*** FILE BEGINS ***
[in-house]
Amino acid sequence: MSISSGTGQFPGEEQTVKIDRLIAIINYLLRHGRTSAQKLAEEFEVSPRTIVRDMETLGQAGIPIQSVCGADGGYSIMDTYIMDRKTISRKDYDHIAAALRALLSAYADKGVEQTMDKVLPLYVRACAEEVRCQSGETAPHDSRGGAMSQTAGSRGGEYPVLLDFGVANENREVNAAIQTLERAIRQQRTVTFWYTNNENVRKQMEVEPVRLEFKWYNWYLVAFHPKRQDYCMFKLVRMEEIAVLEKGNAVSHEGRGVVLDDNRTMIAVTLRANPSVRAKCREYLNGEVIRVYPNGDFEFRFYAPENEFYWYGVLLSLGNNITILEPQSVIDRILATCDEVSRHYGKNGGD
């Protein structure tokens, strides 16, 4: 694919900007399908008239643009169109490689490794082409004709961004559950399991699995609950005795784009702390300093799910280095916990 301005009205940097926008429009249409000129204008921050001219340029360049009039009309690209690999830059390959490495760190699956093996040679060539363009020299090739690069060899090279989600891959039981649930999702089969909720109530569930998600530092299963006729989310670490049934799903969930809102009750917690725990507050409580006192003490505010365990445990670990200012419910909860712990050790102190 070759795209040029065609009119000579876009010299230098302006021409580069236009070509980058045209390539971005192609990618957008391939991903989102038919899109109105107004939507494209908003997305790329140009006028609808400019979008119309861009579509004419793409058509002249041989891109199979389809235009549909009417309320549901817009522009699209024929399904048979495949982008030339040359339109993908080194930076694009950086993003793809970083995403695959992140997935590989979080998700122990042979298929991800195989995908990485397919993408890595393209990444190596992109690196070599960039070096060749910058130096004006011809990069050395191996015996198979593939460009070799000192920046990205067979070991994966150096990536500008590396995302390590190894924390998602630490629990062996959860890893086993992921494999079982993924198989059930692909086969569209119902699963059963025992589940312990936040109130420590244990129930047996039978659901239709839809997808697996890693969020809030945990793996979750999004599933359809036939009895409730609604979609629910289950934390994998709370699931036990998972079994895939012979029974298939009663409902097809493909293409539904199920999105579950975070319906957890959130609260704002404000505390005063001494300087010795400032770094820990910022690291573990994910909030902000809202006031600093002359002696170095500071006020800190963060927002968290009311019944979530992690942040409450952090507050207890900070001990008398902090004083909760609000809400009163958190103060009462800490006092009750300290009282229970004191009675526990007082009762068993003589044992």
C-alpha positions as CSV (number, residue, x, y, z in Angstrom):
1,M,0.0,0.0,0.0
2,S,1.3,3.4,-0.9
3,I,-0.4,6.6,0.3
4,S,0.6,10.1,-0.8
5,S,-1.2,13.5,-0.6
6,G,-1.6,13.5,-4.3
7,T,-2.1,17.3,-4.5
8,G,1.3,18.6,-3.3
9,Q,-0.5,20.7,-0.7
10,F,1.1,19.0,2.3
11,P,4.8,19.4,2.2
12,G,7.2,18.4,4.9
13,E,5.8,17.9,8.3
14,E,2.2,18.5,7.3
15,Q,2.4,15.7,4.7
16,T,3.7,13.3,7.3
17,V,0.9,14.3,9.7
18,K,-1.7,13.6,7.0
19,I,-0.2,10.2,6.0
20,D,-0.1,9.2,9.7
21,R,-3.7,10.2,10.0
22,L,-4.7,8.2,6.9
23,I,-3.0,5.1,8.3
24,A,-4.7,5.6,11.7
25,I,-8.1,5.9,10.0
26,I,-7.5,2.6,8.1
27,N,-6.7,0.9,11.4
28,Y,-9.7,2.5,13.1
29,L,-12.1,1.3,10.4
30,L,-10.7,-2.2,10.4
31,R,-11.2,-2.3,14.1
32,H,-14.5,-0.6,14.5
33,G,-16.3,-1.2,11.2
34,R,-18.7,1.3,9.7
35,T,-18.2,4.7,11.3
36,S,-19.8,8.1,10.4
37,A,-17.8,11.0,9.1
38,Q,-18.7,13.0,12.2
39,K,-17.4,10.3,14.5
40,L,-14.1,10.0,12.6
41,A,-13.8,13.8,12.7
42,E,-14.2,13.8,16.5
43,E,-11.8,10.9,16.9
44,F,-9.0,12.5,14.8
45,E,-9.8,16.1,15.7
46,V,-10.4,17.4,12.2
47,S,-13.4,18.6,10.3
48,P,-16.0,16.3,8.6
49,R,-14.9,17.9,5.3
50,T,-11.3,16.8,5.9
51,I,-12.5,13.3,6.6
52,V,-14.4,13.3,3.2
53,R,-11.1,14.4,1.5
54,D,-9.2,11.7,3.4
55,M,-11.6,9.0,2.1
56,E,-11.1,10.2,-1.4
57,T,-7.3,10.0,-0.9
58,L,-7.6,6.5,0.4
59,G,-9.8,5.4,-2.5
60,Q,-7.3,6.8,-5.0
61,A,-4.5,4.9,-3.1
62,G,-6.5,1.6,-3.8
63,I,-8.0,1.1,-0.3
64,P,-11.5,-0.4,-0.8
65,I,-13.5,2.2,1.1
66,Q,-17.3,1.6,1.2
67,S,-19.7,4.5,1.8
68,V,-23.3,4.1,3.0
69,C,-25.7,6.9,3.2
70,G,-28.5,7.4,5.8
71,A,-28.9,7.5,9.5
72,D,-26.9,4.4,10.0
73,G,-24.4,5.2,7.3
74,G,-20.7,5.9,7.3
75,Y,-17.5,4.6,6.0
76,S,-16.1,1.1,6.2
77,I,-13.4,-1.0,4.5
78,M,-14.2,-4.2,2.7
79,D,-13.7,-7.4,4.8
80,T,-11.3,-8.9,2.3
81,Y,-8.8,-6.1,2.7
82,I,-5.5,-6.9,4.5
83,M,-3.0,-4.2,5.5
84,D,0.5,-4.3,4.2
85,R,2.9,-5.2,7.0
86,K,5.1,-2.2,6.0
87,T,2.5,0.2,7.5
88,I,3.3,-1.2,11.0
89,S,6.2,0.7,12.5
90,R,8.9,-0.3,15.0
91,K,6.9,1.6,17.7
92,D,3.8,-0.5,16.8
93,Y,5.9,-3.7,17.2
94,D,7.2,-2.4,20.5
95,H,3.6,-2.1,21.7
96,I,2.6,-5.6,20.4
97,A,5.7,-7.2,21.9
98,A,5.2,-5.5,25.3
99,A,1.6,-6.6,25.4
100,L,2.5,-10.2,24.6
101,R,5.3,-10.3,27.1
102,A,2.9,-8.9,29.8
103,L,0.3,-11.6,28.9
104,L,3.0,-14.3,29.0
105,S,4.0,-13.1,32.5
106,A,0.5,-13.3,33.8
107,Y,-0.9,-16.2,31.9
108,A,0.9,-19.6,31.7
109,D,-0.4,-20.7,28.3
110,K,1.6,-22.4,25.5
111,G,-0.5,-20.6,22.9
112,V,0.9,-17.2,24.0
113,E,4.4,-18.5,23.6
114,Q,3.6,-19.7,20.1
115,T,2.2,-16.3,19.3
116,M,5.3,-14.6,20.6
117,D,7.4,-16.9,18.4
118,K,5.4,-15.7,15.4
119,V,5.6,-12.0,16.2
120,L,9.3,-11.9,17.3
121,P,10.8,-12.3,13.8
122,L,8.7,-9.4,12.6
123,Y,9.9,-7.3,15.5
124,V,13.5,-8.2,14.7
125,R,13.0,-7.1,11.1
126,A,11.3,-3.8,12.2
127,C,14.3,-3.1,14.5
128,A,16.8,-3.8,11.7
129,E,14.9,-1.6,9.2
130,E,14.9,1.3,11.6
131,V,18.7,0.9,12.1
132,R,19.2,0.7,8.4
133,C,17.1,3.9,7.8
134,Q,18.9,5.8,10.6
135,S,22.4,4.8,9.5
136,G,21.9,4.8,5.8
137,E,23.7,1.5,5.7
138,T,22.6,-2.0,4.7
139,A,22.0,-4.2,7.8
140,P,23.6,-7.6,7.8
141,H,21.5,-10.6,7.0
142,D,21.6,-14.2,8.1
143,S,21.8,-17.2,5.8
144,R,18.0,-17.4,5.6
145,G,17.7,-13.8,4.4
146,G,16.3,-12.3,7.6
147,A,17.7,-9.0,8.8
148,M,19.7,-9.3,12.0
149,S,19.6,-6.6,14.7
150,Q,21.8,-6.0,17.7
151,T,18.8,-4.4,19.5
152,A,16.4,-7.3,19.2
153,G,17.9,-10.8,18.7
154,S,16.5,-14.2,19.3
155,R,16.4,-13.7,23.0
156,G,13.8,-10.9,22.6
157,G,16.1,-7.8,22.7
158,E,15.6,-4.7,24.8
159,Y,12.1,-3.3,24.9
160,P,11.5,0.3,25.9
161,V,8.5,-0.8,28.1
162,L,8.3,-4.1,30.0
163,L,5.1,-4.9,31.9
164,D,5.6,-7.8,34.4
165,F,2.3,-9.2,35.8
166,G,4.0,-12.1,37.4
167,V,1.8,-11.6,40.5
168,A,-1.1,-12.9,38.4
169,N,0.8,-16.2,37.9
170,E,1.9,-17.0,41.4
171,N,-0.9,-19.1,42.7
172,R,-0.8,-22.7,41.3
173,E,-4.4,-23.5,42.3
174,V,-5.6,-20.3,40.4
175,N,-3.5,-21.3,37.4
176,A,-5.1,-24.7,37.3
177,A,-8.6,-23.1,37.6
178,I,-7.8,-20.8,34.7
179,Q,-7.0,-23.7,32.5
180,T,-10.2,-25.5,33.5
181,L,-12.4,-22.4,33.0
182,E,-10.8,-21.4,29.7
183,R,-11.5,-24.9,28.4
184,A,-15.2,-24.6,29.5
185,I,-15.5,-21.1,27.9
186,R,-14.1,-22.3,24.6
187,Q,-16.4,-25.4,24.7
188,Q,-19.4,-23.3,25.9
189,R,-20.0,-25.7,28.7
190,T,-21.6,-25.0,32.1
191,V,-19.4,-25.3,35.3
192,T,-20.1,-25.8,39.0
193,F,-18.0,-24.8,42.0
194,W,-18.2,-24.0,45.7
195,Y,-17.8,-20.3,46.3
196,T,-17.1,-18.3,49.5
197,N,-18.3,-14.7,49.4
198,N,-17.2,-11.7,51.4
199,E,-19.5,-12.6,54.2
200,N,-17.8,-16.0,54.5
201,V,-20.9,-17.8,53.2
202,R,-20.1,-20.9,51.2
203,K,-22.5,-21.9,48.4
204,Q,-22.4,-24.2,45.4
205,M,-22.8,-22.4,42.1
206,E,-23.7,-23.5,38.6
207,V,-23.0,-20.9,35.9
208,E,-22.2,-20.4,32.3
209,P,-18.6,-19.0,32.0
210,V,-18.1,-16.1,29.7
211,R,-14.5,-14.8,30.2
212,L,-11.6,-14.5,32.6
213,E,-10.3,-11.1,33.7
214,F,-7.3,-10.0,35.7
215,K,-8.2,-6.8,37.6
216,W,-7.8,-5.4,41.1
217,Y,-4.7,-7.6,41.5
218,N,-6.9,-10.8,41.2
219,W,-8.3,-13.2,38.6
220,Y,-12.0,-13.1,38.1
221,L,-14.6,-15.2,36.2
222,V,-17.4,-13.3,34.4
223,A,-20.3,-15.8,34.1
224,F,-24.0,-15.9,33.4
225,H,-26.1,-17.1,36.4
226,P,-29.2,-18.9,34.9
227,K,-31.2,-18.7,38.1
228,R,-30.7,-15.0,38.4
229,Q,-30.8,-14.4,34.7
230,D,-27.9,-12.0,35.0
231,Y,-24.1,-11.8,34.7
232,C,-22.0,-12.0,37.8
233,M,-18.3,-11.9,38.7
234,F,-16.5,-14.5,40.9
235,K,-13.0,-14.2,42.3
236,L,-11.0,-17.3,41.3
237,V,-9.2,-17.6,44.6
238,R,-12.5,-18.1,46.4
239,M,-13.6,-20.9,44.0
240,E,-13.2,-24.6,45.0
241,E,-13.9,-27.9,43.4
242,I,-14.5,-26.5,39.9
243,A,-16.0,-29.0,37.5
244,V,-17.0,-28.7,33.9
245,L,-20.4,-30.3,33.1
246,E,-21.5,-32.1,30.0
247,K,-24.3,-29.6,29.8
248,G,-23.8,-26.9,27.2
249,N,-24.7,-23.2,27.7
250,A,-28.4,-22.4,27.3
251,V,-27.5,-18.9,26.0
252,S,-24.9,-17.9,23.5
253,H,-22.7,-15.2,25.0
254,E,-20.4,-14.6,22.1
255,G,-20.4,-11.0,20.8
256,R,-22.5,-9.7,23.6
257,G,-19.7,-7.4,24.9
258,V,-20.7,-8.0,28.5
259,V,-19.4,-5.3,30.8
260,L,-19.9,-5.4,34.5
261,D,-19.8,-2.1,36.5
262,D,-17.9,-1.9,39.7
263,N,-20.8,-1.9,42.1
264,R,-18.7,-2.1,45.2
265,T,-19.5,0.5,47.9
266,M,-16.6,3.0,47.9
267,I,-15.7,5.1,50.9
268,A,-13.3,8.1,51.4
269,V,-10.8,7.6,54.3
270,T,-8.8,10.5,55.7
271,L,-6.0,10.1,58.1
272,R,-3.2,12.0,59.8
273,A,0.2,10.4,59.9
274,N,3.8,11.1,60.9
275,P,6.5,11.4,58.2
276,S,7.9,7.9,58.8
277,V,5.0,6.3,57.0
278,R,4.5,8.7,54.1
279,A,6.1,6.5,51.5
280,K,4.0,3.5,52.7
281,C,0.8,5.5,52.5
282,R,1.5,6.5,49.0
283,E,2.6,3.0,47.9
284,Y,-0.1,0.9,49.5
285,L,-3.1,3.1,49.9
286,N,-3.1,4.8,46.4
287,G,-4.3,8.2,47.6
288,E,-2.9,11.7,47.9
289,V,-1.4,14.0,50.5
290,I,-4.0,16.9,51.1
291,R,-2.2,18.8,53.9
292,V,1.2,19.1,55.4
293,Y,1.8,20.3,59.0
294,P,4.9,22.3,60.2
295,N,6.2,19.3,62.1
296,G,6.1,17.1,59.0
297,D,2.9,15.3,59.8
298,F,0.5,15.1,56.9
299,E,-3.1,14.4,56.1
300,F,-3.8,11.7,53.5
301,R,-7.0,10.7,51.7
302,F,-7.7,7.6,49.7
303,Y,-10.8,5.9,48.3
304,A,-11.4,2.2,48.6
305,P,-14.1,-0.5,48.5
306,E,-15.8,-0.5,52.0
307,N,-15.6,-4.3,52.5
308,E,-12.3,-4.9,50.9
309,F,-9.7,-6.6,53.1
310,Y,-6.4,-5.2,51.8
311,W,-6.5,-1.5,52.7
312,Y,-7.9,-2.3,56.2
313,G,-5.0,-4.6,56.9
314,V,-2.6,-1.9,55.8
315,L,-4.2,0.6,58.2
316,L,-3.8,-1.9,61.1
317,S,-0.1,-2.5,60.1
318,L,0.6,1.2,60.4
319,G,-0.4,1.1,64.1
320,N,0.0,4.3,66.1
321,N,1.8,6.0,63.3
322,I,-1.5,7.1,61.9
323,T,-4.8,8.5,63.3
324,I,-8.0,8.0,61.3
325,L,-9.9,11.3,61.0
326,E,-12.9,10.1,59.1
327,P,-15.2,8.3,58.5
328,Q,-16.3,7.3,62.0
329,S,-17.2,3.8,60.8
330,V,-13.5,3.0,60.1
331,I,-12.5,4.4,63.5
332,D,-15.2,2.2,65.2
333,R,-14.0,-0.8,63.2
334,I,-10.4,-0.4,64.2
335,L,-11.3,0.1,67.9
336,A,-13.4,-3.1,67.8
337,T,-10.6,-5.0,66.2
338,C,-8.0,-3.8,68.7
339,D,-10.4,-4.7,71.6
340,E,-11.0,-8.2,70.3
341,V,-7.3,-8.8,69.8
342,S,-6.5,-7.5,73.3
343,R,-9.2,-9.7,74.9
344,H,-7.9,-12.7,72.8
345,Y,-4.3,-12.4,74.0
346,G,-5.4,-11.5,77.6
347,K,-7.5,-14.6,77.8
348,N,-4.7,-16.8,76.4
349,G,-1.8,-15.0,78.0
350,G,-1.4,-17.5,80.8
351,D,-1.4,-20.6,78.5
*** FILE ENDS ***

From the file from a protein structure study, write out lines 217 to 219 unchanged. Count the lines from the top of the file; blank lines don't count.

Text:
213,E,-10.3,-11.1,33.7
214,F,-7.3,-10.0,35.7
215,K,-8.2,-6.8,37.6